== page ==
Wednesday, November 4, 2015

Managed futures - difficult month with market reversals

Equities saw the best month this year with a total return of over 8 percent for the SP 500, but the good news in equities did not translate to positive returns for global macro and managed futures strategies. Both the BTOP50 and Newedge CTA index posted negative returns. Returns have moved sideways for the last five months for these strategies and are significantly off the highs seen at the end of the first quarter.

Diversification can be a two-edged sword for managed futures with many of the other markets sectors seeing reversals and little net change for the month. Even equity returns were the result of a sharp reversal at the end of the third quarter, so the managers who were short the longer-term trend were caught with losses during the first half of the month. The key theme  for the month was risk-on, so fixed income reversed gains in the second half of the month as money flowed to equities.

Central bank liquidity was the driver for this risk-on switch. With Fed action pushed out to at least December and more likely 2016, ECB comments from president Draghi that more QE is likely in Europe, and a major reflation in China, the markets have jumped on the liquidity bandwagon. Arguable there are reasons for more liquidity as global growth seems to be slowing. In this risk switch, trend-following was not the proper strategy play.

Equities - One again, we learn that it is never good to fight central banks. It does not matter whether  current central bank guidance is muddled. If there is a tilt to easing, risk assets will be demanded. Don't fight central banks.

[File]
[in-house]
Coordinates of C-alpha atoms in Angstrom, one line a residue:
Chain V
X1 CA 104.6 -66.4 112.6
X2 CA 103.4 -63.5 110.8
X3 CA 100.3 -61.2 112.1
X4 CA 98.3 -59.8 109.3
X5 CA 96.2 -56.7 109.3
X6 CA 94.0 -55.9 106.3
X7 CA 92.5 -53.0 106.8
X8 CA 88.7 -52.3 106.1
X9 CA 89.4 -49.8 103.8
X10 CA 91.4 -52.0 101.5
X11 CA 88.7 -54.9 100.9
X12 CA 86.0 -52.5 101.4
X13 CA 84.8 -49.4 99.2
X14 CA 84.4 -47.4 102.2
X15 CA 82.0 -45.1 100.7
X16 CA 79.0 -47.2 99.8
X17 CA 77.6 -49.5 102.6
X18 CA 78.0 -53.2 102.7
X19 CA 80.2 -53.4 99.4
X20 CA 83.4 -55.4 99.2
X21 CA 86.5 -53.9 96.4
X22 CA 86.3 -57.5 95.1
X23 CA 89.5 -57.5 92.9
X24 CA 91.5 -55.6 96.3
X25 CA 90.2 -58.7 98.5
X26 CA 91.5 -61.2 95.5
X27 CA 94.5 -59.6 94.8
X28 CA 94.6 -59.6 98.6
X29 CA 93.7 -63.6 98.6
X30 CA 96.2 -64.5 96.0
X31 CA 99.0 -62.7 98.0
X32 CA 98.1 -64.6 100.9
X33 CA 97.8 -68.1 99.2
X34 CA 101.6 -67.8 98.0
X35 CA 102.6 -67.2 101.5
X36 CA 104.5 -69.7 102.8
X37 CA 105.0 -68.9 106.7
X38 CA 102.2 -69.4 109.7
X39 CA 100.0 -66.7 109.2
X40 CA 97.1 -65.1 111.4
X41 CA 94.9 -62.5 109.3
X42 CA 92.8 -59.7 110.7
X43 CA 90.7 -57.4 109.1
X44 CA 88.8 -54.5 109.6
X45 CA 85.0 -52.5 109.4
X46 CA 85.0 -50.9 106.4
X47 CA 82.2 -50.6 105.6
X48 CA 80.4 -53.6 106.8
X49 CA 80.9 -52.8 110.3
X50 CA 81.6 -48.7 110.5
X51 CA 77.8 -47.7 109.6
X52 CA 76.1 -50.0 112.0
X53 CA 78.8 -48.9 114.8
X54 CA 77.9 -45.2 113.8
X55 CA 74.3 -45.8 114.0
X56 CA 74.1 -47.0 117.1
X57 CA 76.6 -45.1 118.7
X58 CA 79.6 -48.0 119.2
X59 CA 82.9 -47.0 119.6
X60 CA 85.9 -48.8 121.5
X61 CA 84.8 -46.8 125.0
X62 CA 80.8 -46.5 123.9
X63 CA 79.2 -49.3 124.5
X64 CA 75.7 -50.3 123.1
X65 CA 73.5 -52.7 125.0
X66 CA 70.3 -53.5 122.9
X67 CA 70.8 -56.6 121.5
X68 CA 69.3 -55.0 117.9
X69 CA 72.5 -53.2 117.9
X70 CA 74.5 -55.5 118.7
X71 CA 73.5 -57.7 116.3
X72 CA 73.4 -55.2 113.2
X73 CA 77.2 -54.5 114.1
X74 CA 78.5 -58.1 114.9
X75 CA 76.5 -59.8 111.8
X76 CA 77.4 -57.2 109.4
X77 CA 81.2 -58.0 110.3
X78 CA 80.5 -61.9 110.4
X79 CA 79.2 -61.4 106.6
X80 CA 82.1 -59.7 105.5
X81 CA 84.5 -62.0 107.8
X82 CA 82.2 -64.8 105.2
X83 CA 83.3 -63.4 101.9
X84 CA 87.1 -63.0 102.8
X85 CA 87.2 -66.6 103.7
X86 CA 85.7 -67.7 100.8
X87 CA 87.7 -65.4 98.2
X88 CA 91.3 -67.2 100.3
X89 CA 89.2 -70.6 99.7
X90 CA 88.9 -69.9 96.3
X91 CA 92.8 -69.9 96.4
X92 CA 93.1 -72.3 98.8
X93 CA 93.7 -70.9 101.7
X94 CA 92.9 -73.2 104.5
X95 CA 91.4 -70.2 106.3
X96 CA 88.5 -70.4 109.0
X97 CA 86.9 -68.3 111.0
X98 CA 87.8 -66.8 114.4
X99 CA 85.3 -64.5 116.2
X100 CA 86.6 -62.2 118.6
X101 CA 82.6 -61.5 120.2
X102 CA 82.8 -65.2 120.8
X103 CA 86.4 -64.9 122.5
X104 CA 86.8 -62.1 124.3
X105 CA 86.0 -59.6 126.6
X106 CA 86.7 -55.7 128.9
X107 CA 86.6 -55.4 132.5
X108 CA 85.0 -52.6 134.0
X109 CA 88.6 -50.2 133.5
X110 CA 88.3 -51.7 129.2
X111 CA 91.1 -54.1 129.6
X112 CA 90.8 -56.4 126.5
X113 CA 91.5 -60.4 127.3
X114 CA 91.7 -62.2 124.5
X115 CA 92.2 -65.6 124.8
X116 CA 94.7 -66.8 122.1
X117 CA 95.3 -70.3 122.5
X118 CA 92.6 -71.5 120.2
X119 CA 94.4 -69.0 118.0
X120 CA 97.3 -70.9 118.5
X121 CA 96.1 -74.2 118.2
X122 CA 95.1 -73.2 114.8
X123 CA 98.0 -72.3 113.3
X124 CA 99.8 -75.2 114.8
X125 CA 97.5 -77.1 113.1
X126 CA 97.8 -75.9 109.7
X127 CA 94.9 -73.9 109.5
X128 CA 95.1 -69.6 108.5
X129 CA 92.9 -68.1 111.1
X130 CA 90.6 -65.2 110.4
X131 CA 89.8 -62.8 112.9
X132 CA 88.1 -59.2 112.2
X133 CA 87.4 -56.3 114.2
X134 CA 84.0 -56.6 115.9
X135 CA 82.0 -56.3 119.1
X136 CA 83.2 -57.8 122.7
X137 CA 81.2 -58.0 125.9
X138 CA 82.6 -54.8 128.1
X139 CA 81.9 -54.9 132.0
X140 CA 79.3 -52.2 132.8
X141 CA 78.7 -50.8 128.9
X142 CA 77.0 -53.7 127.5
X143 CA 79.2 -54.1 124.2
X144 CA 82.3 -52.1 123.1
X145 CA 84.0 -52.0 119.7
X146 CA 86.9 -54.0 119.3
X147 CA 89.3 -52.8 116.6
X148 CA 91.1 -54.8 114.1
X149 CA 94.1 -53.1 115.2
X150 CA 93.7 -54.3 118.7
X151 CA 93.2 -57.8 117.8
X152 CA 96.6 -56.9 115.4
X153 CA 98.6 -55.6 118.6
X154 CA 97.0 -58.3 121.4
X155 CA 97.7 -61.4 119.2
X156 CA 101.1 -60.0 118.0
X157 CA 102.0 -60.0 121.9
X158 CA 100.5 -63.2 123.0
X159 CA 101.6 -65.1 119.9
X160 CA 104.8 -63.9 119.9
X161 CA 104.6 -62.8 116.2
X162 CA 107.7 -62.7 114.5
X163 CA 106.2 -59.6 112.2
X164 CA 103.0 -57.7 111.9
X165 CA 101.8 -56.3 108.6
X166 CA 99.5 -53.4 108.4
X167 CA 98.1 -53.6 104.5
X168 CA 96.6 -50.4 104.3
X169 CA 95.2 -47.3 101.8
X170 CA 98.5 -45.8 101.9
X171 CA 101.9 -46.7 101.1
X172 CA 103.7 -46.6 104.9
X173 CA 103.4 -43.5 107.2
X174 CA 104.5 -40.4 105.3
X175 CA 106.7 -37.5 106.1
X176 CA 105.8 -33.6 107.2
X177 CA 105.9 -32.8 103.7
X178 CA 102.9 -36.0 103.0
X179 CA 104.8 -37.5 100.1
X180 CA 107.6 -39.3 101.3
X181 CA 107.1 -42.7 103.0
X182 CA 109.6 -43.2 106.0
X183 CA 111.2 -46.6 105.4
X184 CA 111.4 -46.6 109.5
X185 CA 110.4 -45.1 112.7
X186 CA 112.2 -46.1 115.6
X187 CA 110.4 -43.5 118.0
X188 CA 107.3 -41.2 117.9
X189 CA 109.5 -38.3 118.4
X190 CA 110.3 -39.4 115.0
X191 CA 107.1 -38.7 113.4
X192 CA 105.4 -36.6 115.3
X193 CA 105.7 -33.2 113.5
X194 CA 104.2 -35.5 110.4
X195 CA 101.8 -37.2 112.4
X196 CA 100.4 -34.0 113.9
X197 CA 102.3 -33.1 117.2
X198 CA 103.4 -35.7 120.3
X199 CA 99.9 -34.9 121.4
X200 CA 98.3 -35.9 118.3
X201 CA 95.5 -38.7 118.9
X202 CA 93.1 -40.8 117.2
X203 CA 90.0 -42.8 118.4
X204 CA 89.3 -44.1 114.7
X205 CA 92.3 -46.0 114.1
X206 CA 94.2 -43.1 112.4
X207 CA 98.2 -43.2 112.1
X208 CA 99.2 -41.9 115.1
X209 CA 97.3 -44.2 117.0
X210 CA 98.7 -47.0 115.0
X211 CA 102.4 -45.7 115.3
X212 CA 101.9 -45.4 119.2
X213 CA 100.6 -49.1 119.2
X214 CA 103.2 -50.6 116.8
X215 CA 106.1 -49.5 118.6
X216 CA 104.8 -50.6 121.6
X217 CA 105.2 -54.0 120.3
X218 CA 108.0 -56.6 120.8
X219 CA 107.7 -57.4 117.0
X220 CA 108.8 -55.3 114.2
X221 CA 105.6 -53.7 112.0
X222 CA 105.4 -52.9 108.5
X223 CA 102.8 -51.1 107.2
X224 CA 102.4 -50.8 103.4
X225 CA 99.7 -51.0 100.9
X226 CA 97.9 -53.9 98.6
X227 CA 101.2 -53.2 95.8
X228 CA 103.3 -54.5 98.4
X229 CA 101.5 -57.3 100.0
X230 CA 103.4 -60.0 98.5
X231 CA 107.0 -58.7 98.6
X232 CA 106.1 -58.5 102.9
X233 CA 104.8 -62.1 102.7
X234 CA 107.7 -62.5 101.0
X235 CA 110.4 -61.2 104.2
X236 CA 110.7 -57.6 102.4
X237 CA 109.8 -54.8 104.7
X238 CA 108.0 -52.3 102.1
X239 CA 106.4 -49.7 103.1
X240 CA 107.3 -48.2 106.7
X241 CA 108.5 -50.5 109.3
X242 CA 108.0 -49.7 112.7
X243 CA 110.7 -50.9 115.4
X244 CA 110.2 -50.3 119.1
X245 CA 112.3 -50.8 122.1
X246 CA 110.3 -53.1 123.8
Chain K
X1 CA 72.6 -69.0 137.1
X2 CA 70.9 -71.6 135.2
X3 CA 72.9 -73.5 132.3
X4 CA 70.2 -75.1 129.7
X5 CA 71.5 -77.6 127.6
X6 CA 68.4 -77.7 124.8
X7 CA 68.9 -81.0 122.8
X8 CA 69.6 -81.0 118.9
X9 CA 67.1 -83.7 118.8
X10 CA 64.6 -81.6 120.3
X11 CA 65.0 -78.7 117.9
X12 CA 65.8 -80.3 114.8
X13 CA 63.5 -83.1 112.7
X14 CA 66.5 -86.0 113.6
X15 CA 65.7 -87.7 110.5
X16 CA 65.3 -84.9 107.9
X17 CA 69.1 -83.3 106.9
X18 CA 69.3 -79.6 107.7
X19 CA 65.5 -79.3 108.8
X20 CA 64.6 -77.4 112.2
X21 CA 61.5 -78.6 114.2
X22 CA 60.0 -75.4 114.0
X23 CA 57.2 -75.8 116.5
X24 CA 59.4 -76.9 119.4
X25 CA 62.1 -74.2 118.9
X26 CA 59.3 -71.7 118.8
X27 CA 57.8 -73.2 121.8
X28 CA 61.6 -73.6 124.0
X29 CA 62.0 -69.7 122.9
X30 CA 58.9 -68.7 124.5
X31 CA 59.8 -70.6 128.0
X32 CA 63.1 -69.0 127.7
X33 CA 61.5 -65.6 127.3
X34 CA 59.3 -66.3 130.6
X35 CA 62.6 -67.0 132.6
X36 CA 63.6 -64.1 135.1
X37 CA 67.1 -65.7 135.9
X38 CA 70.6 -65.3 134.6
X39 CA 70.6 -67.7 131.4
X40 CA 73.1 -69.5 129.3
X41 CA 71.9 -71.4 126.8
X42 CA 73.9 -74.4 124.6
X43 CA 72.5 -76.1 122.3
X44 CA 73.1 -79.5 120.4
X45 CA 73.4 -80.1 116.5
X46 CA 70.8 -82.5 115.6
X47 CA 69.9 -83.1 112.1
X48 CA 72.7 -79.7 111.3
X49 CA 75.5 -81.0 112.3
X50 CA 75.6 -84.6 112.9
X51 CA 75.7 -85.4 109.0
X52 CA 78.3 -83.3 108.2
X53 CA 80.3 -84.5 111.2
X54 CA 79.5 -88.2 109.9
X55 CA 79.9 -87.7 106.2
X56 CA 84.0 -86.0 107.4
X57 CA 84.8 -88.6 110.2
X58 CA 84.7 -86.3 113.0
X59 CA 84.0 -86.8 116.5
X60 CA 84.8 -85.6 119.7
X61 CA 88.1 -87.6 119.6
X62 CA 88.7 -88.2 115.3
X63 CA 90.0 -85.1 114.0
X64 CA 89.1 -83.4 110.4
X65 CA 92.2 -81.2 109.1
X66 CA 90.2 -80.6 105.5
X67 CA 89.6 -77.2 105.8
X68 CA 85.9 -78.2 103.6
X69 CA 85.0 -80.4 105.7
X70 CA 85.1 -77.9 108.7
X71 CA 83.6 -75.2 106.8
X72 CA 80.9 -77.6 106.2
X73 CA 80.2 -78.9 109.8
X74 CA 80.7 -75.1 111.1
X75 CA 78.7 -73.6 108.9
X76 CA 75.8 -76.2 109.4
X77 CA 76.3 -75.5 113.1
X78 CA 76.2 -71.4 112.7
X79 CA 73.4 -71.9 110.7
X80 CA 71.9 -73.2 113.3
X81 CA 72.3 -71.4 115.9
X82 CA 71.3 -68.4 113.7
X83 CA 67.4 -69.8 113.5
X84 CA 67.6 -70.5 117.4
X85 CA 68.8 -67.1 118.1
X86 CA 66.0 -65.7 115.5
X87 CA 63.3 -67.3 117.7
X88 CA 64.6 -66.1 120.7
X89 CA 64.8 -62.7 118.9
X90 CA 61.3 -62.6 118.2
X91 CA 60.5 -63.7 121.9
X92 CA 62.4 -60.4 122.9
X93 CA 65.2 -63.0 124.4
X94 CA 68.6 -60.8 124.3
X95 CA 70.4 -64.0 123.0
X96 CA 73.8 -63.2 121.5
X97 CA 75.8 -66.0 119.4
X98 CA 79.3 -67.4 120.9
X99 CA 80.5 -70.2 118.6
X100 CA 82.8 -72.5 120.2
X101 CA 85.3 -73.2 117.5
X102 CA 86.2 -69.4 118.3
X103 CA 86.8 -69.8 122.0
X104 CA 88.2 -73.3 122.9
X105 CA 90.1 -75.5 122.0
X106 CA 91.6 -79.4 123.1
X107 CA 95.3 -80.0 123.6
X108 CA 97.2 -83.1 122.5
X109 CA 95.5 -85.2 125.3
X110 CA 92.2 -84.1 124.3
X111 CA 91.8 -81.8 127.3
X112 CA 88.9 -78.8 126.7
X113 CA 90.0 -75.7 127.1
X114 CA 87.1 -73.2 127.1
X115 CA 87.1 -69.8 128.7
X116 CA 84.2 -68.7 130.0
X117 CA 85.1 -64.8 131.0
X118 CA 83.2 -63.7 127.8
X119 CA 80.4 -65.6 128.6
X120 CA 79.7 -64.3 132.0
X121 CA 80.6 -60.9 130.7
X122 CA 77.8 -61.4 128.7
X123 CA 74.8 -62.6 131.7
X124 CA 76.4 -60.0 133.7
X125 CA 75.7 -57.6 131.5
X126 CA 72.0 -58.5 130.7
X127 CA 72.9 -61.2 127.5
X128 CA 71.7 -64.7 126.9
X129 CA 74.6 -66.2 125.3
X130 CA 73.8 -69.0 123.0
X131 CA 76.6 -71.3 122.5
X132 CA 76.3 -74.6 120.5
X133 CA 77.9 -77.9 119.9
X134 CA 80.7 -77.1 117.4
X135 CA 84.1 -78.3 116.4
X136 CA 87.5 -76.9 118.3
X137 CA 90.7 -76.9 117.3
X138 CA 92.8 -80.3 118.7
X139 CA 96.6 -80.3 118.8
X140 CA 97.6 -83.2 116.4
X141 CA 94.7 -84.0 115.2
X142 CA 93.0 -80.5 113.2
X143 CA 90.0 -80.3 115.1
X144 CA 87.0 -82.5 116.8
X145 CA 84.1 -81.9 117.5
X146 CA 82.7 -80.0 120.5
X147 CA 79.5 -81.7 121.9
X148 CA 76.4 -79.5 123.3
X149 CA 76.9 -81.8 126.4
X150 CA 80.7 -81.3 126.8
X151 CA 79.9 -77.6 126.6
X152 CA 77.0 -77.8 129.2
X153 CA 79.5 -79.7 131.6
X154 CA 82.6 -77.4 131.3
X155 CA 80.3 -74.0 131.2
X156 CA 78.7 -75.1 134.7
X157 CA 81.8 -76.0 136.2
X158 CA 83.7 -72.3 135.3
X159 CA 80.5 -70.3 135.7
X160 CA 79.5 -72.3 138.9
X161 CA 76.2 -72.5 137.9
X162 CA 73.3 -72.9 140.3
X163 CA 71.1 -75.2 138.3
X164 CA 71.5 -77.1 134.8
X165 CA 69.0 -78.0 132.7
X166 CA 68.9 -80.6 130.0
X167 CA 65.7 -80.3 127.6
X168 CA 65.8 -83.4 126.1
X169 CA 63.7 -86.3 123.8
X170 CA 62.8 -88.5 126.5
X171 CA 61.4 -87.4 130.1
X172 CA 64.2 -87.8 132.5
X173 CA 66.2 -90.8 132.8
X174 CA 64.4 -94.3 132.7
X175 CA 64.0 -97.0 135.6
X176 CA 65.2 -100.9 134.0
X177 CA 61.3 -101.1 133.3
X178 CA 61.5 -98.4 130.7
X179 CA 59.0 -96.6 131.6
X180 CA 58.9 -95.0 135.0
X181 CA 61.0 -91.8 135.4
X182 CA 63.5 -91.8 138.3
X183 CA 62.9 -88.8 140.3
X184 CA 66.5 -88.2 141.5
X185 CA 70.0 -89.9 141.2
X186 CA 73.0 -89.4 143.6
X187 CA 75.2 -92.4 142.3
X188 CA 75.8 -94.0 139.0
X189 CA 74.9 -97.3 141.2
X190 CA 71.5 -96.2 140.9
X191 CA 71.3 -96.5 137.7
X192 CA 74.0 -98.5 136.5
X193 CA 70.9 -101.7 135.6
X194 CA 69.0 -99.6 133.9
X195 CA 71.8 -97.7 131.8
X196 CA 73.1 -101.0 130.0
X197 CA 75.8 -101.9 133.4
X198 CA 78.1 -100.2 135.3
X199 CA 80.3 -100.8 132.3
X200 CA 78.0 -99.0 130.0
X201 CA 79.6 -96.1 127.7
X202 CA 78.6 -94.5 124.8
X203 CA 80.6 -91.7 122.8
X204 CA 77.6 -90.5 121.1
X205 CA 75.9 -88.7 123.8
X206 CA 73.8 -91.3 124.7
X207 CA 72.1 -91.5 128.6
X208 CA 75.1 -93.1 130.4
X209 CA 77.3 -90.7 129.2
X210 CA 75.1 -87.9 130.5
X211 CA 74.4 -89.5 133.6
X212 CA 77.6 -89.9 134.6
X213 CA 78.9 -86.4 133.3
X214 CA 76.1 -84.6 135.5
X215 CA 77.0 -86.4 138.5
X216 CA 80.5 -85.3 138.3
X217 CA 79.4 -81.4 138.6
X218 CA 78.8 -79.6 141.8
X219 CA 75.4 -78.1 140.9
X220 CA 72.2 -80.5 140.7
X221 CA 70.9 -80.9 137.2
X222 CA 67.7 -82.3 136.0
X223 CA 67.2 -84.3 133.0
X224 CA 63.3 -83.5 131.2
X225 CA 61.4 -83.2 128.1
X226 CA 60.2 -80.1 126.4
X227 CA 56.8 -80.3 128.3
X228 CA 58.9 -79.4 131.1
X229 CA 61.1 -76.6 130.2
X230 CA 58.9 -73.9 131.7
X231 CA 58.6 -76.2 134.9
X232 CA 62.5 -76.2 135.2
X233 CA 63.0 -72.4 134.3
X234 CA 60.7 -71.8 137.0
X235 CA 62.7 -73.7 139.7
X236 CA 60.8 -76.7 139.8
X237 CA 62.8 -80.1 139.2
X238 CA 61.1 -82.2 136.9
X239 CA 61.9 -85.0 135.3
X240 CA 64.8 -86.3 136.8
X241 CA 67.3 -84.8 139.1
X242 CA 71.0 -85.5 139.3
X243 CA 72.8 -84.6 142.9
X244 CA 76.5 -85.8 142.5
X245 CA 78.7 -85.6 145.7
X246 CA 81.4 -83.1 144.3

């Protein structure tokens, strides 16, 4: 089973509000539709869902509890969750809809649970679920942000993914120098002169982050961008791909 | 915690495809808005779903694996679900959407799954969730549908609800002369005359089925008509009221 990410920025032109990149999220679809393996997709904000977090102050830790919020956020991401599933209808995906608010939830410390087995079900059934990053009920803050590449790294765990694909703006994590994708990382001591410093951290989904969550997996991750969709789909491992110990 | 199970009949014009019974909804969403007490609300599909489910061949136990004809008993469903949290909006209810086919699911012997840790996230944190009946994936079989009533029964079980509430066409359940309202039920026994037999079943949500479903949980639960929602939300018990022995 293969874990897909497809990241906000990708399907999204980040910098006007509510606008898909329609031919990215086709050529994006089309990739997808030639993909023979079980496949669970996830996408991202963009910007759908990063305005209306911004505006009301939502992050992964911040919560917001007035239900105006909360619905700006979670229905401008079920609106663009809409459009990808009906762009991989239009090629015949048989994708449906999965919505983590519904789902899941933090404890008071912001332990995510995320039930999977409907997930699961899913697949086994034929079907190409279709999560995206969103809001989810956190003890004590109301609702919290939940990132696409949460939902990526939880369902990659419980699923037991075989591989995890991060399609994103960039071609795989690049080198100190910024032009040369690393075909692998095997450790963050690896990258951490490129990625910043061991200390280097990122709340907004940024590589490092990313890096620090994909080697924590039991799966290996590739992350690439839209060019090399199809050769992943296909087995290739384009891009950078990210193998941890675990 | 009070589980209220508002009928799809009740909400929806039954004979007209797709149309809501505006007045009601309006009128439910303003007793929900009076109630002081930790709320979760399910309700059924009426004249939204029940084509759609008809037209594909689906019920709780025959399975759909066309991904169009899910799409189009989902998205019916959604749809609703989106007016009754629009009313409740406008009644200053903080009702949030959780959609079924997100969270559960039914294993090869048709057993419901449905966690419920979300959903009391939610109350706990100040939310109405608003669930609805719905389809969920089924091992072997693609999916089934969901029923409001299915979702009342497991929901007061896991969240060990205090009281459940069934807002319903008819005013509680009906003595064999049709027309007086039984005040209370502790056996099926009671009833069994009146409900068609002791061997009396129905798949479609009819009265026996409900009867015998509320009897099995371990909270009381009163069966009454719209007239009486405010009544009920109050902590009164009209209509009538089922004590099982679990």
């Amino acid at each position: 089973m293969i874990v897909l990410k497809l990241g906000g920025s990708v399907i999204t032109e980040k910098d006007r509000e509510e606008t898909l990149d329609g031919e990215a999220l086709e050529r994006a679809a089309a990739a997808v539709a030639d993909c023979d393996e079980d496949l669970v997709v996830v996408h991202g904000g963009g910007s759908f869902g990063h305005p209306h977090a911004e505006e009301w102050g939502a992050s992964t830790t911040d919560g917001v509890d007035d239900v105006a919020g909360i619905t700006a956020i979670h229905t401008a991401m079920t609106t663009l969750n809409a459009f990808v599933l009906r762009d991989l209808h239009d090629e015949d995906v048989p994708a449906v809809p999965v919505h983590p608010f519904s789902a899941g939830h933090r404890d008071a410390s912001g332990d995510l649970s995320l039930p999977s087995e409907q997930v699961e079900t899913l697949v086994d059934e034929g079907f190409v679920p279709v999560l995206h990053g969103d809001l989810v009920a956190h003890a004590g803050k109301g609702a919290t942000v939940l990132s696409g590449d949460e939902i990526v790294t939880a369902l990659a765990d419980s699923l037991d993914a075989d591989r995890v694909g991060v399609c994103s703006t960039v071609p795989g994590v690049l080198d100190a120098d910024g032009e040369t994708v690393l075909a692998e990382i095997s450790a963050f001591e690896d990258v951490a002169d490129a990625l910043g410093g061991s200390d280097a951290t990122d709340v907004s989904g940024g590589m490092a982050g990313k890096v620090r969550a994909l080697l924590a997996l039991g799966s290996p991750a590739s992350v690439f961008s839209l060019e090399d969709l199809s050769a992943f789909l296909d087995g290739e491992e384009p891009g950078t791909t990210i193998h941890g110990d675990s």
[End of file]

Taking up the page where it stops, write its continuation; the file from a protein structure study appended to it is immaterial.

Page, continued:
Fixed income - Bond prices for the year peaked in October with global rates moving higher on central bank messaging. Yields in the front-end of the curve increased in the 3-6 month range under expectations that the Fed will make their policy change by March 2016.

Currencies - Money moved to the dollar and away from countries that presented more expansionary credit or dovish talk. EM market outflows may have slowed versus the last three months, but the risk-on trade has not really reached these markets. Given Fed uncertainty, the dollar has not reached new highs. There was not enough price action for strong trend opportunities.

Energy - Natural gas continues to move lower while crude oil has been more range-bound but with higher volatility. The oil market has bounced off lows in the mid-40's but there are not fundamentals that will push oil higher. Slowing global growth is not going to solve the current supply glut.

Metals - Precious metals were range-bound. With no inflation or geopolitical risk, there is no reason   for increasing allocations. Industrial metals have bounced near year lows. The weakness in industrial China will not allow prices to move higher. Rationalization of supply does not happen quickly.

Commodities - There was little to exploit in the grain markets. The presence of V-shaped pricing formations made for poor trend opportunities ins one of the softs and those trends that did exist were in generally low allocation markets.

Th lessons from October are clear. Range-bound markets are never good for managed futures or global macro. Whether trend-following or fundamentally driven, these traders need divergences that create meaningful price signals that can be exploited. Markets that were not range-bound showed strong v-shaped patterns. In the transition, trend-followers or major fundamental traders will not make money. The adjustment from one direction to another is always going to be painful.  These changes were not dramatic outside of equities, but enough to drive returns into negative territory. 

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